Someone stealing my bandwidth?

Sony VAIO PCG-K27
July 9, 2008 at 15:48:16
Specs: XP Home SP2, 1.6Ghz with 1Gb RAM
Not that I'm sure if bandwidth actually applies to a standalone laptop or not, but is there a simple means of checking if server molassis is some thing other than just that?

DSL speed checks are:

High:
The Upload Speed is : 962.2 KiloBits/Sec
The Download Speed is : 2857.8 KiloBits/Sec

Low:
The Upload Speed is : 360.8 KiloBits/Sec
The Download Speed is : 2857.8 KiloBits/Sec

I began to wonder about the connection speed when trying to download a 28MB file that would only trickle in at some 40 to 80 kbps, but as the upload DSL speed was about 400 kbps, would it be correct to presume that slowness was simply coming from the download website's server?

Lastly, might memory leaks result in speed issues? Tried looking into that and couldn't find any freeware to perform leak checks. Anthing free out there for that?

Regards and hap-e-trails, Steve Hopper


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#1
July 9, 2008 at 16:11:23
You have all the goods needed already.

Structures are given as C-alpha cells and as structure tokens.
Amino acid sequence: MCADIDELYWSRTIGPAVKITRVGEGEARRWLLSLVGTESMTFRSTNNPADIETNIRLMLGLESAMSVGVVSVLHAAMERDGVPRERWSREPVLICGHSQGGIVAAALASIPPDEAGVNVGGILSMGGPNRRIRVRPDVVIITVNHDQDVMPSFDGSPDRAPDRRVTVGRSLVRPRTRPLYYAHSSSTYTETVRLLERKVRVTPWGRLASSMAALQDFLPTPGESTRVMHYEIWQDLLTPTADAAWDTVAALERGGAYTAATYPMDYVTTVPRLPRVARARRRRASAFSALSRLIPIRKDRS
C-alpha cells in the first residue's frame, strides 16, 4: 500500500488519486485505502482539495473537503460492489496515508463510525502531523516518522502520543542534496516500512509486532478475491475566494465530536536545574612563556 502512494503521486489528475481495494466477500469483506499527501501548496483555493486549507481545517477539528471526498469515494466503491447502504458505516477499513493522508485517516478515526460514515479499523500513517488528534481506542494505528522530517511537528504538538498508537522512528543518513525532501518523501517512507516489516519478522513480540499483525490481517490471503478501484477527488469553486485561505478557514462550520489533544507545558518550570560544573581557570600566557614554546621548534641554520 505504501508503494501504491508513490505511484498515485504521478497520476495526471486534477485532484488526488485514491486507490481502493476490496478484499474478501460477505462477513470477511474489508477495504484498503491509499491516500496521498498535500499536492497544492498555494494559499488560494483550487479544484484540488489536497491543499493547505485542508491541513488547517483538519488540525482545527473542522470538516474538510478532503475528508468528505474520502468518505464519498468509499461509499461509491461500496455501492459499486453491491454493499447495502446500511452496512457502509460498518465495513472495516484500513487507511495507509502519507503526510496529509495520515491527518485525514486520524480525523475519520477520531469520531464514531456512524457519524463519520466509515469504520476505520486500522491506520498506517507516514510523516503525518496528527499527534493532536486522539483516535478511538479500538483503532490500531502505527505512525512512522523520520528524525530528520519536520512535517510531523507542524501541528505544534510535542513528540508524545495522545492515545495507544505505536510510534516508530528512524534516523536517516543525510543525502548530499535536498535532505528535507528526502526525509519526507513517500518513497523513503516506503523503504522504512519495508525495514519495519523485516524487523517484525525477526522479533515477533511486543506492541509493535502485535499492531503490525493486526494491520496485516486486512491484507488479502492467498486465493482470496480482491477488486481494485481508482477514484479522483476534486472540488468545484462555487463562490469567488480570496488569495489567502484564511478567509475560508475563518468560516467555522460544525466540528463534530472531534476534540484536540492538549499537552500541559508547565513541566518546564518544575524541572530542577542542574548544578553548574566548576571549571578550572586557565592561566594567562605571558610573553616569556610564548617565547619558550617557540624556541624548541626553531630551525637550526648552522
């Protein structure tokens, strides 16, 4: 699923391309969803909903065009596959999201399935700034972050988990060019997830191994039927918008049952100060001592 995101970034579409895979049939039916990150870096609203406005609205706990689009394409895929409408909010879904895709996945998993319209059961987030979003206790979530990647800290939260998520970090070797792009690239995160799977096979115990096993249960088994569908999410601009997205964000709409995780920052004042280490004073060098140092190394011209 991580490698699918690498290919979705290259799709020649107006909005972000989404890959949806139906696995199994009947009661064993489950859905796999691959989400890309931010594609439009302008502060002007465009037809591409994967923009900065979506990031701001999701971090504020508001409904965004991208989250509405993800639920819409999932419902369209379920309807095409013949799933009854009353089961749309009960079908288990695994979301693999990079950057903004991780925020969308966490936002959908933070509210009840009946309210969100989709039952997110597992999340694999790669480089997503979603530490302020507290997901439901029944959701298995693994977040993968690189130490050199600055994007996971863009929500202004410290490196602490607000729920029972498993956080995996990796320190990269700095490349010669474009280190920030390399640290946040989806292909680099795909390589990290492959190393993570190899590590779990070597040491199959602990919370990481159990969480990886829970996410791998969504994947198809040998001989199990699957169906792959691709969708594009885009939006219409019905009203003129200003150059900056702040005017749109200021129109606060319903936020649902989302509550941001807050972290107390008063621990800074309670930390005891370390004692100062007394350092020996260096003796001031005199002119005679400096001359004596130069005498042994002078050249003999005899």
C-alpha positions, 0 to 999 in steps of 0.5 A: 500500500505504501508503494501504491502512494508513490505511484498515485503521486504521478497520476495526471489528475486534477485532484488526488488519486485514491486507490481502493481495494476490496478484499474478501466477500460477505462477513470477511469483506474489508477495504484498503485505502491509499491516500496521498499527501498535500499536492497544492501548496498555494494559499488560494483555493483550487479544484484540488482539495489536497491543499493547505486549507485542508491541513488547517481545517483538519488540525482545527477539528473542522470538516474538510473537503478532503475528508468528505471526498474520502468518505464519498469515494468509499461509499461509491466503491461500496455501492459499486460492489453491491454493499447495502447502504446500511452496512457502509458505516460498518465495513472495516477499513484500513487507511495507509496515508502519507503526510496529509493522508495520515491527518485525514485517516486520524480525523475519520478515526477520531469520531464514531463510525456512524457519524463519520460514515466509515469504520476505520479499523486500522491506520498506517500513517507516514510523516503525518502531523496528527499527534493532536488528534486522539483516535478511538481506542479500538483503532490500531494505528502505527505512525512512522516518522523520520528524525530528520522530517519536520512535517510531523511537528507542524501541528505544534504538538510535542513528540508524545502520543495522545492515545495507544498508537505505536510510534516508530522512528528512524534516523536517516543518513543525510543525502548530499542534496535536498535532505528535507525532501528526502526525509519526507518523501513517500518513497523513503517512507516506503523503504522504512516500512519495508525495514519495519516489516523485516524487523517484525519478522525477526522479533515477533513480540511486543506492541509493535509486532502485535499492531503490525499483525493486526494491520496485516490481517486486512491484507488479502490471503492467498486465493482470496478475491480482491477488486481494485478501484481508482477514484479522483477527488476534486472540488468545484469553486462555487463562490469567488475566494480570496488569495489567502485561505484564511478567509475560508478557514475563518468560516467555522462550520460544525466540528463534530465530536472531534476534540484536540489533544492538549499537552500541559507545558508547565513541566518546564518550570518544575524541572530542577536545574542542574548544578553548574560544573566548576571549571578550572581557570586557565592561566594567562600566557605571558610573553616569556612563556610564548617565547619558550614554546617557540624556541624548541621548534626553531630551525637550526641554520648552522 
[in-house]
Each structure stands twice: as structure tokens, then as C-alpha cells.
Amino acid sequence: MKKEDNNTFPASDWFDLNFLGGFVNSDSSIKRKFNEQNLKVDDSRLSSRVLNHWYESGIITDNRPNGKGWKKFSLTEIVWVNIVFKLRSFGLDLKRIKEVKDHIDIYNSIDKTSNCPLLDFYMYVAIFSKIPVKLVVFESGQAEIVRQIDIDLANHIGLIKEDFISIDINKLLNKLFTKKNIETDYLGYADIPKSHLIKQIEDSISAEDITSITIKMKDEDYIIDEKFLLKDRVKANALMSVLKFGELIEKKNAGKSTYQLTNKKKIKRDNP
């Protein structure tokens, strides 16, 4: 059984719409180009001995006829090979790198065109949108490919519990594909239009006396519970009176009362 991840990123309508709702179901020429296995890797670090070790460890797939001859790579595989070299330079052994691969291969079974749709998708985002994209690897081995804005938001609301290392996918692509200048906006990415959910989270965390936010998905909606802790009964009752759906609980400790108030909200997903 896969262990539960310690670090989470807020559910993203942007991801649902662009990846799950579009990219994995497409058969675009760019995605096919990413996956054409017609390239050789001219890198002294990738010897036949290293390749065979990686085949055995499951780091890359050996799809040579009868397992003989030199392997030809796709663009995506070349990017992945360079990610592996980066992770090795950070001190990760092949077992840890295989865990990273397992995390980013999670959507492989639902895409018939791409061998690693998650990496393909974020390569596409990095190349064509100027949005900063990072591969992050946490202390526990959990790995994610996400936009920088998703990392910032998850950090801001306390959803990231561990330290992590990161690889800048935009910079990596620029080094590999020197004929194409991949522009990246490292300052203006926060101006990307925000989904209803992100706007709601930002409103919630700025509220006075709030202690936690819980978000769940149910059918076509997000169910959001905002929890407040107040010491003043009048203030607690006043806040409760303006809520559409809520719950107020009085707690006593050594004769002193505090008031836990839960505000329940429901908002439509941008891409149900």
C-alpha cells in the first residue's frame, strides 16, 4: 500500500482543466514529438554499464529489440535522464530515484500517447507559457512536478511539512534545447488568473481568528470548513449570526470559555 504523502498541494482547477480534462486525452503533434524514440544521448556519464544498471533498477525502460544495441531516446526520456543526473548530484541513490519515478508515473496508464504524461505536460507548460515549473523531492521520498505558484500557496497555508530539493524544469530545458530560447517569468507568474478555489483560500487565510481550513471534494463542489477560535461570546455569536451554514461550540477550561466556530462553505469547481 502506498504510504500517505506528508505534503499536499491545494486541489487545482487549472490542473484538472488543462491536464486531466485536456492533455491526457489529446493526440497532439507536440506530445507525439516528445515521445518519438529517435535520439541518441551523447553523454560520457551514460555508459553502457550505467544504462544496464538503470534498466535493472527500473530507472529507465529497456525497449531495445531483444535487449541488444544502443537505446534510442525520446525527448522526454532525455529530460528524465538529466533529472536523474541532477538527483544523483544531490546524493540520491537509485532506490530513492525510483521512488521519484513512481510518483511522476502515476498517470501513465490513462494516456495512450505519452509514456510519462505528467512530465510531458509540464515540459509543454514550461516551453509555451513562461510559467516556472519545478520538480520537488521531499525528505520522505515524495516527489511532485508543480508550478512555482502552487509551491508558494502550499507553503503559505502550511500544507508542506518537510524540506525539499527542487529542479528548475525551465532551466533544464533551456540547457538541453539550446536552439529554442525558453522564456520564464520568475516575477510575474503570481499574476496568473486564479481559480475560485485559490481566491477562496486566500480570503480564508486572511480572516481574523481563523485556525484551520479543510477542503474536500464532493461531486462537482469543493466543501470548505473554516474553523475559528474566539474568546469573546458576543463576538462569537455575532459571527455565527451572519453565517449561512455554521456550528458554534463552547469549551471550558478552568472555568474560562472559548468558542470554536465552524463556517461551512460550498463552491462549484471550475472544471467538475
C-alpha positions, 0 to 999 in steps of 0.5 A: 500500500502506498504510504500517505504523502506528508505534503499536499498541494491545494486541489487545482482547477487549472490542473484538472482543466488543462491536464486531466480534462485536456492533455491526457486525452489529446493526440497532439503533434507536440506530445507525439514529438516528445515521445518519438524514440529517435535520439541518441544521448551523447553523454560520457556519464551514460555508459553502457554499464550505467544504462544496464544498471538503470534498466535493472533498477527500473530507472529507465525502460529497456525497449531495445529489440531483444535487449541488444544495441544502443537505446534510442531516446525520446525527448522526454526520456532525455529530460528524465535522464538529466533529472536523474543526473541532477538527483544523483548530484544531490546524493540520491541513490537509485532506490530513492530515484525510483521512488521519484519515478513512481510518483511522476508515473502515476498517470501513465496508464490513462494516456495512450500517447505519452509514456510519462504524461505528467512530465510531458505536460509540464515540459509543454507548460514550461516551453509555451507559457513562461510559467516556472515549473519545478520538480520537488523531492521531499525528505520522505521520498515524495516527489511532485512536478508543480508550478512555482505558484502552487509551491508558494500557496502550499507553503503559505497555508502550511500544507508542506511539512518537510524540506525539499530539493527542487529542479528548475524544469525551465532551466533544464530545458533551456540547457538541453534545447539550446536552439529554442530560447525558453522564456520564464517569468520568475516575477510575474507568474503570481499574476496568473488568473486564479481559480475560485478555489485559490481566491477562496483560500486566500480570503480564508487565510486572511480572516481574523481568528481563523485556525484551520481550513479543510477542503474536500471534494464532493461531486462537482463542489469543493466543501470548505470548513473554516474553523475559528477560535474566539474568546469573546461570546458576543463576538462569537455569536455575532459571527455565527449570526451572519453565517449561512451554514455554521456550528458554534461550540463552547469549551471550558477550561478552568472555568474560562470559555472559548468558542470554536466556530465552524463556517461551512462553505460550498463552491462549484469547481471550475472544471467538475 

Start with perfmon and taskman to see total bandwidth at your nic as well as other issues related to networking speed and computer anything.

DSL is not normally a shared like some other systems but it depends on many other things to tell rated speed. You might notice your contract will never state a guaranteed speed rather speeds up to claim.

"Best Practices", Event viewer, host file, perfmon, are in my top 10


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#2
July 9, 2008 at 16:20:54
Thanks for replying, but seems questionable to me as download speed is 18 kbps, while at same time, DSL speed checks at up 700 & down 2800 kbps.

If that's not a problem, What am I missing?

I also am frequently seeing issues with webpages that are nearly blank, forced to click the "go" again to get the page to fill in properly.

Also, when hovering start, programs, etc., it frequently takes nearly a minute before the roll out displays.

I'm thinking maybe I better go back to the factory 512MB RAM modules I had (2ea 256MB PC-2100 CL2) as perhaps computermemoryoutlet sold me a bunky RAM (2 ea 512MB PC-2700 CL2.5).